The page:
Van Soderberg’s Consistent Kicks Power Capital High School Football



By Gail Wood

les schwab tire centersVan Soderberg had a life-changing experience when he was watching the 2006 Super Bowl on TV.

When Josh Brown kicked a 47-yard field goal to give the Seattle Seahawks a 3-0 lead in that game against the Pittsburgh Steelers, Soderberg had an epiphany. He wanted to be a kicker.

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Capital High School’s Van Soderberg has been consistent this year as the Cougars’ kicker.

“It just took off from there,” Soderberg said. “That’s what got me kicking.”

After that game, Soderberg went with his dad to the park and started kicking field goals. Now, nine years into Soderberg’s journey, he’s the kicker for the Capital High School Cougars, helping them place second in the 3A Narrows League and advance to the playoffs.

He’s been Mr. Automatic for the Cougars. His lone miss in PATs in 30-plus attempts was a block against North Thurston. On field goals, he went 7-for-8, only missing on a 50-yard attempt.

“He’s a really steady kicker,” said J.D. Johnson, Capital’s head football coach who led his team to a 7-3 record after Saturday’s 14-7 playoff loss to Mountlake Terrace. “I’d assume he’ll have some Division-I opportunities.”

Soderberg is already getting recruiting letters from colleges. Missouri has mailed several letters.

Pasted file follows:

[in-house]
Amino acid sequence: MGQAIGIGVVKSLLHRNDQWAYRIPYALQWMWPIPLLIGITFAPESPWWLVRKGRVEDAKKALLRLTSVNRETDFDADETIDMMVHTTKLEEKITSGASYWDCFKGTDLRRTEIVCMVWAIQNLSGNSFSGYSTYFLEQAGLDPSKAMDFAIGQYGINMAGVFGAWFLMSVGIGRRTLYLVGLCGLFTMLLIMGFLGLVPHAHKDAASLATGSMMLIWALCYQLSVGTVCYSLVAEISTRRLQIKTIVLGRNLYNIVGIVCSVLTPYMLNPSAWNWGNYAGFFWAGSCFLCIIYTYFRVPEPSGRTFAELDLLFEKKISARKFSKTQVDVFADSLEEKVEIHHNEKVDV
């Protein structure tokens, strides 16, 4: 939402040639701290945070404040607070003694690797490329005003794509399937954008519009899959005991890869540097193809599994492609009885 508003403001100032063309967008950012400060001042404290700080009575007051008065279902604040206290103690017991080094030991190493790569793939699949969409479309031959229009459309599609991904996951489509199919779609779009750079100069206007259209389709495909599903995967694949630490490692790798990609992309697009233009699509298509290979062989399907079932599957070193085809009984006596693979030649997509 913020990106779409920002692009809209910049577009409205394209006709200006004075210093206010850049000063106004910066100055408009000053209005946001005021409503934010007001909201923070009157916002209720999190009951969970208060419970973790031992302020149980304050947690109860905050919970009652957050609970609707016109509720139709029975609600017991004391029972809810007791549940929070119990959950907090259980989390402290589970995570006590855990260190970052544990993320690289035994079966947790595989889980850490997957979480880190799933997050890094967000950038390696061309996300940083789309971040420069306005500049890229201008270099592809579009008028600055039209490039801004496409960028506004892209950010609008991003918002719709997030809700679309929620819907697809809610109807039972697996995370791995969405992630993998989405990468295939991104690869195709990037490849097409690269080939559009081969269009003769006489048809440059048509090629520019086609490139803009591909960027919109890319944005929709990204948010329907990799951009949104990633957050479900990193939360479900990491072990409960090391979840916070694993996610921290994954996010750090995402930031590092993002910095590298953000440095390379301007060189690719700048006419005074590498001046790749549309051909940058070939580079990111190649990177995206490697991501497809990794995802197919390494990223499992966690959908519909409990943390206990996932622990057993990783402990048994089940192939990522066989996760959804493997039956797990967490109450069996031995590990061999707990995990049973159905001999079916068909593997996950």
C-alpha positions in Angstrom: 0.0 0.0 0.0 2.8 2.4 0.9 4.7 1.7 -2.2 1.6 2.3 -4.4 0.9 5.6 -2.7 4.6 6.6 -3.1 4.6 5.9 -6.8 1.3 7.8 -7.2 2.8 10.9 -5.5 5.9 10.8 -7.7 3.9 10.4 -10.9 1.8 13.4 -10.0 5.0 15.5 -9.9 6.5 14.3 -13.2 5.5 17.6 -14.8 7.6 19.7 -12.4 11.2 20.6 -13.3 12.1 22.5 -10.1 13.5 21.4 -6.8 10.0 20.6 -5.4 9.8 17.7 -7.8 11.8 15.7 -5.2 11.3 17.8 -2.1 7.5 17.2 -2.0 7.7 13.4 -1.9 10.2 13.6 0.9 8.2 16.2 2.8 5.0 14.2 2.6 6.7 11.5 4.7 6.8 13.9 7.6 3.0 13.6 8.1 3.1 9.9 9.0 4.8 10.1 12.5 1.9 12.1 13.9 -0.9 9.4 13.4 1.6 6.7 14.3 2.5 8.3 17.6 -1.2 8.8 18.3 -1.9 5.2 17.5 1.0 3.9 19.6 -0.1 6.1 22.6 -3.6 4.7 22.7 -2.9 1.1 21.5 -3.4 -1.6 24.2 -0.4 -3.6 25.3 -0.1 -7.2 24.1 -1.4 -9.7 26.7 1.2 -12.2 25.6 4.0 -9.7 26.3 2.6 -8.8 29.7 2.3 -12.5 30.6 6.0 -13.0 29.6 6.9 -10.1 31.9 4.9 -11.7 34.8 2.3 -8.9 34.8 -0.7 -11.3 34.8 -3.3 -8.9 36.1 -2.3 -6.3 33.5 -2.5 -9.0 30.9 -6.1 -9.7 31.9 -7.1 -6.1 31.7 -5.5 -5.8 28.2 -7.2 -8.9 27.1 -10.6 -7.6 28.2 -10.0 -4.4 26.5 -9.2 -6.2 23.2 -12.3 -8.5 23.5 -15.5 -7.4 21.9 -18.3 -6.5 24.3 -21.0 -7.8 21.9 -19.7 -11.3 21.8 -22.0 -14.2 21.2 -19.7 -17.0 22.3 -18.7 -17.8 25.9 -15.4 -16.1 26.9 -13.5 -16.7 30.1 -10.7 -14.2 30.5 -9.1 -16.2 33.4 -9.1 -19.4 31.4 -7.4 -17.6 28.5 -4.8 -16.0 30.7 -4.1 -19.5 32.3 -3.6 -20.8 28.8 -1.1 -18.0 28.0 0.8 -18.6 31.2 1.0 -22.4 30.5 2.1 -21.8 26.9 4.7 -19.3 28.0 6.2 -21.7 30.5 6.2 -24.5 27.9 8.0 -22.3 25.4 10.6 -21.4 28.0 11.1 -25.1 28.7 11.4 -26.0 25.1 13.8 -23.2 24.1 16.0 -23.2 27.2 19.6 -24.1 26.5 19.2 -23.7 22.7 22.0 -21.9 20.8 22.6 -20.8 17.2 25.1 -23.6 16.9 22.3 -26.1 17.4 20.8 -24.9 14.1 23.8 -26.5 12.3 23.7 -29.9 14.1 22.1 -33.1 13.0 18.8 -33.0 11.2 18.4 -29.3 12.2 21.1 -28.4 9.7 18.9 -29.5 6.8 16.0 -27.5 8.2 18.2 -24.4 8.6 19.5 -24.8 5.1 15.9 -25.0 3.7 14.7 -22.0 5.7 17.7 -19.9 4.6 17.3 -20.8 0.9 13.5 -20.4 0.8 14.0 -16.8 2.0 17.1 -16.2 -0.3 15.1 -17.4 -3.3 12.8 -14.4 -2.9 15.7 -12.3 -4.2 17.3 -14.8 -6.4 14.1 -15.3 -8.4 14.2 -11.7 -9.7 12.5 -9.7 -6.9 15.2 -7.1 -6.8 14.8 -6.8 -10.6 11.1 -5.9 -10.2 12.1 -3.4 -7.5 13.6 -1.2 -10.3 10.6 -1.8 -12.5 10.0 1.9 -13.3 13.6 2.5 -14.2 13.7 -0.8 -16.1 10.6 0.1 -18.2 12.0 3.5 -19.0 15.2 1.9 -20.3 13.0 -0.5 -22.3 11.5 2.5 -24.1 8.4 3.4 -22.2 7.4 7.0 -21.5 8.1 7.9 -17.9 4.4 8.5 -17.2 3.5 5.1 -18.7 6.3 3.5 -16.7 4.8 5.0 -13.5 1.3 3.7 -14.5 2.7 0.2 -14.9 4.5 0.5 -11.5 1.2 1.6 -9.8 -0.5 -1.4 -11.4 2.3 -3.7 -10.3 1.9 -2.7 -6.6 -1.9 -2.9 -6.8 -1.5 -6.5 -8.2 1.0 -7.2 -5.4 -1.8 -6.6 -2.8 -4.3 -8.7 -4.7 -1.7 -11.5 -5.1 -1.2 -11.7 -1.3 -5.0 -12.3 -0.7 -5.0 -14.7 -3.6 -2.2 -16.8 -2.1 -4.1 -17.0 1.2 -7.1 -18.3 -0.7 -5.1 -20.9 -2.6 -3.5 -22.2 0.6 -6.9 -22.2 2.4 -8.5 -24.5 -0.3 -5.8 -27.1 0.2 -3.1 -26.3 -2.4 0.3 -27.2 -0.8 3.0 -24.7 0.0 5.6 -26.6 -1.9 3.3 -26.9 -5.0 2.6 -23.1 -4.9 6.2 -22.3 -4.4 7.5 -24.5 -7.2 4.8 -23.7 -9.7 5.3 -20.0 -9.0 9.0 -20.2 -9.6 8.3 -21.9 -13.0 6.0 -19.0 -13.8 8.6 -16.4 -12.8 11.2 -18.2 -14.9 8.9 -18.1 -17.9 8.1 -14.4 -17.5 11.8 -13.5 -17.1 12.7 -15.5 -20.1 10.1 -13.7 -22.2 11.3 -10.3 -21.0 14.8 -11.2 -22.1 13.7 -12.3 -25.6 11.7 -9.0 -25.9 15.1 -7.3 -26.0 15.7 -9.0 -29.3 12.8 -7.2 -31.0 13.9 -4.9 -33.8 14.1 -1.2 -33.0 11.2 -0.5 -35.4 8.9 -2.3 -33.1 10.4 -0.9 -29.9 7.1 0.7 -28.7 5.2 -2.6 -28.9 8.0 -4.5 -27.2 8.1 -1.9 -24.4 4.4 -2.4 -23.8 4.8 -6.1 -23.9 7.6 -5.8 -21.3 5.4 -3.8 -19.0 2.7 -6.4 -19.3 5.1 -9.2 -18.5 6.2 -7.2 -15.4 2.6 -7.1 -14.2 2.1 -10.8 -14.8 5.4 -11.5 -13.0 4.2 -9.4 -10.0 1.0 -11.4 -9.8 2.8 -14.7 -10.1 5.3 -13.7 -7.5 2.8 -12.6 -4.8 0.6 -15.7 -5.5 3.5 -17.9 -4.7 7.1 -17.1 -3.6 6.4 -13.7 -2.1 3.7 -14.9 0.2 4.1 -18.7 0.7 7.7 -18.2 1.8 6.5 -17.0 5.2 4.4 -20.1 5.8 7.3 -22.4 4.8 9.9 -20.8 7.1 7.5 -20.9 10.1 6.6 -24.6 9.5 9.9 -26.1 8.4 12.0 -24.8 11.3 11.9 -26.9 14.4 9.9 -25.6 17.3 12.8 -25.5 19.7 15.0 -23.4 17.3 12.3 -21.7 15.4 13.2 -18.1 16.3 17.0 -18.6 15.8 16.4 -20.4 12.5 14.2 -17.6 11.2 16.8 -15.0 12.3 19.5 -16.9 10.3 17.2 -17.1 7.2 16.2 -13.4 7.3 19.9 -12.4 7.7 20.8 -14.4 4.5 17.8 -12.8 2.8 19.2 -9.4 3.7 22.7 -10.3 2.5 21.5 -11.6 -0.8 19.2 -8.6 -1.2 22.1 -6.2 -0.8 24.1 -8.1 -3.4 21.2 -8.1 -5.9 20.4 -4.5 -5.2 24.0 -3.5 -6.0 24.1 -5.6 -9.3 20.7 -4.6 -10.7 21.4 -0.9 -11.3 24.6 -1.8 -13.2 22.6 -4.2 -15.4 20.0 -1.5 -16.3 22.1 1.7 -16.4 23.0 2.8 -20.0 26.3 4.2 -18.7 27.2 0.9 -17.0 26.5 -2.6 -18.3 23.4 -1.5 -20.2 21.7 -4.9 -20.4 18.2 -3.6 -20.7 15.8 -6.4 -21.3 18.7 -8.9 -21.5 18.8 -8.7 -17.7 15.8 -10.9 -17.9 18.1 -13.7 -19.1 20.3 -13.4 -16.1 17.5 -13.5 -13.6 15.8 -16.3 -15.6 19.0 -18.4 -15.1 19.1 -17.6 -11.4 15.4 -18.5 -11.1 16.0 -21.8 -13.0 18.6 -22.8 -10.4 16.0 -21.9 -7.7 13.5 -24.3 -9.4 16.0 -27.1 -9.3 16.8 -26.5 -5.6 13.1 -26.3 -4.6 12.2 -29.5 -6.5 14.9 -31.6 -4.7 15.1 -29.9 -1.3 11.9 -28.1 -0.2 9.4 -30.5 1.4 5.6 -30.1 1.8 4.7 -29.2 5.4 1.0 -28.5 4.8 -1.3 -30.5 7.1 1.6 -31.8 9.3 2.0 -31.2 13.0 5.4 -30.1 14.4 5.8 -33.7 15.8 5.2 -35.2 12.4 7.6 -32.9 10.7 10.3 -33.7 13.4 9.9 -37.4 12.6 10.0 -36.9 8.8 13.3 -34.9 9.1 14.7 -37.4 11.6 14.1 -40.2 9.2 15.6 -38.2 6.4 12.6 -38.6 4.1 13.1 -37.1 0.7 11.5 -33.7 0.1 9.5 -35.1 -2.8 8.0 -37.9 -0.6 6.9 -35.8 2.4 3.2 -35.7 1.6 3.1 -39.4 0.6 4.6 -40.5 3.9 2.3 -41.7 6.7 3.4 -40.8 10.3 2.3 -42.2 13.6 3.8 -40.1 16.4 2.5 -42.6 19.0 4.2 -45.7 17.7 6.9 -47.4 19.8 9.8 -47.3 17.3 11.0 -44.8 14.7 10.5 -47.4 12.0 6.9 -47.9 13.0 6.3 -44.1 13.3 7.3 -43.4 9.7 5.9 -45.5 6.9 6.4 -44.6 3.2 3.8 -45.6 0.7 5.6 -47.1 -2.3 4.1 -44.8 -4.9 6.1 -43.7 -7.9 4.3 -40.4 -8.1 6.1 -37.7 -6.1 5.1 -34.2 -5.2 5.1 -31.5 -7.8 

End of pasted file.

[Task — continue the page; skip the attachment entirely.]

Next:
“That’s the end goal,” Soderberg said. “I’d love to get that opportunity to play in college.”

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Van Soderberg waits for the snap to kick a Point After Touchdown (PAT) against North Thurston.

Soderberg isn’t kicking field goals, PATs and punting just because he couldn’t do anything else. He’s not a scrawny kid who couldn’t find another position to play. At 6-foot and 205 pounds, Soderberg, who can bench press 300 pounds and squat 500 pounds, has the size, strength and speed to play wide receiver, defensive back or even linebacker. But his calling is kicking.

“He could do some other things, but mama doesn’t want him to do other things,” Johnson said with a grin. “And we respect what mama says. But ultimately, he could probably play linebacker. He could do some other things. Over all, he’s our kicker and that’s what we let him do.”

Besides his accuracy on PATs and field goals, he’s also booming his kickoffs, repeatedly reaching the end zone. He’s kicked the ball into the end zone on 32 of 34 kickoffs. On his punts, he’s averaging nearly 50 yards a punt.

Against Central Kitsap, Soderberg’s 50-yard field goal attempt missed left with about four minutes remaining in the fourth quarter with the score tied 0-0. Then on his game-winning 33-yard attempt in overtime, Soderberg got a chance at redemption.

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After his team scored a touchdown, Van Soderberg prepares to kickoff against North Thurston.

“I had that miss in the back of my mind,” Soderberg said. “When I kicked it, I just tried to keep it straight.”

Soderberg’s kick split the uprights and pandemonium broke out. His teammates and Cougar fans rushed the field, celebrating the 3-0 win.

“It’s the moment that kickers dream of,” Soderberg said. “You don’t get a lot of opportunities to get any glory or be a huge part of the team. When you do get the chance all you think about is coming through because you know that’s going to be a time you’re going to have the most impact that you can.”